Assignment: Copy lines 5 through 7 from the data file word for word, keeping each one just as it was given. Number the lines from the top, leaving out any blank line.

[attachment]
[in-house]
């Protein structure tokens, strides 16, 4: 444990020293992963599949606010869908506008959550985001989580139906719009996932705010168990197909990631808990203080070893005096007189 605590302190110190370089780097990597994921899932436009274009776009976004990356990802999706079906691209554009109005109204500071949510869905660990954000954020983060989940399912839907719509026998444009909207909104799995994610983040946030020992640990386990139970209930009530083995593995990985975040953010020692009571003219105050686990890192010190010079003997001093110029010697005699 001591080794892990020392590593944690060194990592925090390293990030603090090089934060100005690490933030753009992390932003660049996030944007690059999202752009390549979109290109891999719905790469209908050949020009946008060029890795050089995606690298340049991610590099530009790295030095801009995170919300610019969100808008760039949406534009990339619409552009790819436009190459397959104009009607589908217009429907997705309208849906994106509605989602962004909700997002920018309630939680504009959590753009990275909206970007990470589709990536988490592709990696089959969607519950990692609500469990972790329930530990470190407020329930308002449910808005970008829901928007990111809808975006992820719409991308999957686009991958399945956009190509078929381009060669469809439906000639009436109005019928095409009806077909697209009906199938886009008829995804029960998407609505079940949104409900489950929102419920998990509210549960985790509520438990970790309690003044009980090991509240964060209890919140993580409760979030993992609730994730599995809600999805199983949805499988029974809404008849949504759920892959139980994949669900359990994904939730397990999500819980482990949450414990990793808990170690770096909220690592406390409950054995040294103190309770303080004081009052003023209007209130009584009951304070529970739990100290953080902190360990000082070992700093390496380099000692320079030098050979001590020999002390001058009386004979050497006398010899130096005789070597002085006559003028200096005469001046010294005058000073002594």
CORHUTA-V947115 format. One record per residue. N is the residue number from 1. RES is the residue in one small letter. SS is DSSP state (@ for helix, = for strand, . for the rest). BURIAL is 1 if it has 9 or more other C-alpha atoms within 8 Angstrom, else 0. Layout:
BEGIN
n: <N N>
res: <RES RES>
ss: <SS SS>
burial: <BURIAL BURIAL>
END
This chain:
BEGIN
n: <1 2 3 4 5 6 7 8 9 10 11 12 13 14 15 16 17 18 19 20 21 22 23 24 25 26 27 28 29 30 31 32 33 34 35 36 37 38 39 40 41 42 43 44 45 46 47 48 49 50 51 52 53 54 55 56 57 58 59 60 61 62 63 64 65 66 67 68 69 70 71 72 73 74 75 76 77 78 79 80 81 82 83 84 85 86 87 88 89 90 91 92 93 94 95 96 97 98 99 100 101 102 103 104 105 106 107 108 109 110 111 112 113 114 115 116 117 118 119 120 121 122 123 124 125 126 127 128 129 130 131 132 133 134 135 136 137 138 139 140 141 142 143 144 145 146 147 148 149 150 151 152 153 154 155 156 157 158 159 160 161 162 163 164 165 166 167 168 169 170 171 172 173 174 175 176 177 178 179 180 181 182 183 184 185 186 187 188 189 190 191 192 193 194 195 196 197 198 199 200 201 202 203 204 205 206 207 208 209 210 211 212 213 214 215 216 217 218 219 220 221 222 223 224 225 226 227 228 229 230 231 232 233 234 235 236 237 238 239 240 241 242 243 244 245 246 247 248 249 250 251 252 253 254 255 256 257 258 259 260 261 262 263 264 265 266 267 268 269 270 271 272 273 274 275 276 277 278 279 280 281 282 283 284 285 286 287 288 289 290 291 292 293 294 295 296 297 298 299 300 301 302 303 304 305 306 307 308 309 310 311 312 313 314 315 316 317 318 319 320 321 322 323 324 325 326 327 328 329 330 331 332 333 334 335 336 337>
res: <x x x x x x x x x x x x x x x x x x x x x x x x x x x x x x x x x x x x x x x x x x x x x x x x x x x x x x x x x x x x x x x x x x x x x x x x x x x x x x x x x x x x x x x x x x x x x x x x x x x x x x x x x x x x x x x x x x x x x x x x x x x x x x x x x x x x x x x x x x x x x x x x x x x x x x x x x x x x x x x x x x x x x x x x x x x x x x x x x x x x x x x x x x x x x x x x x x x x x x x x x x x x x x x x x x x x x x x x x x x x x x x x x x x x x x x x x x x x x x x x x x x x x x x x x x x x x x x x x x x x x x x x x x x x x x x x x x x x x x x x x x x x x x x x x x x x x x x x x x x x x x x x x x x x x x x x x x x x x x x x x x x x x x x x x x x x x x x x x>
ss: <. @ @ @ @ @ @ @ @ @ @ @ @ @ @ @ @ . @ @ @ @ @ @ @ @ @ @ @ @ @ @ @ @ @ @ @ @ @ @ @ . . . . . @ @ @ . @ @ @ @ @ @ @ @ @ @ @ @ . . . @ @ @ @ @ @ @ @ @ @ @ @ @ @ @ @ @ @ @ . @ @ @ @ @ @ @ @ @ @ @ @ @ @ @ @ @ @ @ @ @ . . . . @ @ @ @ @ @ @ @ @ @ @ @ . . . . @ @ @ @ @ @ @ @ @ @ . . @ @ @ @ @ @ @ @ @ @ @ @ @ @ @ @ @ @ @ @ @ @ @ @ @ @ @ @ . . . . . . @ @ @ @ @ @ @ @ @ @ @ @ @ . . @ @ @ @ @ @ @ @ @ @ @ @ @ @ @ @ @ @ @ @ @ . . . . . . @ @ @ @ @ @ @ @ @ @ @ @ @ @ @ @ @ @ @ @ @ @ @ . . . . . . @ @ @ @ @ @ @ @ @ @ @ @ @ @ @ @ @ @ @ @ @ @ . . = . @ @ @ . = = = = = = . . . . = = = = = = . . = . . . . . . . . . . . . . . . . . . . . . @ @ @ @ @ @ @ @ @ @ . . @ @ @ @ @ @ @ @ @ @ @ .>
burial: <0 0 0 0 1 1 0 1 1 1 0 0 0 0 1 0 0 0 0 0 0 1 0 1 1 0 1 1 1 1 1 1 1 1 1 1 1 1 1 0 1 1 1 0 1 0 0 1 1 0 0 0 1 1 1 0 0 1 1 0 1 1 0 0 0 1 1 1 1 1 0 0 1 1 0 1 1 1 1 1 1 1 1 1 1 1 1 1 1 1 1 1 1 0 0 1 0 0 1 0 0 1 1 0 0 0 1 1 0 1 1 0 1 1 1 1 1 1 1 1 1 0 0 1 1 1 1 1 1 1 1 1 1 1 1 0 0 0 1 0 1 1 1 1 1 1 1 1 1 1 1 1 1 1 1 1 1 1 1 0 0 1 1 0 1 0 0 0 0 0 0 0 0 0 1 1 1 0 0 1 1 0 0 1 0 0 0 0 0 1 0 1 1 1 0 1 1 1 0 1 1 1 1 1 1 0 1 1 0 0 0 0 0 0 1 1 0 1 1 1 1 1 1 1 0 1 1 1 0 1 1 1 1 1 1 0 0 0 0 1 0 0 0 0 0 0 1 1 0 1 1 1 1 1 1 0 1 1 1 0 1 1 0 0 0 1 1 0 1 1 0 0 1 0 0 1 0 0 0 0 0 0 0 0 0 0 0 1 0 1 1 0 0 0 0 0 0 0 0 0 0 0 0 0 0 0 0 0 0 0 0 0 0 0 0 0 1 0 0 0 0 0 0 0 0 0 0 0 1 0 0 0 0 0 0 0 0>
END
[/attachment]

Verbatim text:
n: <N N>
res: <RES RES>
ss: <SS SS>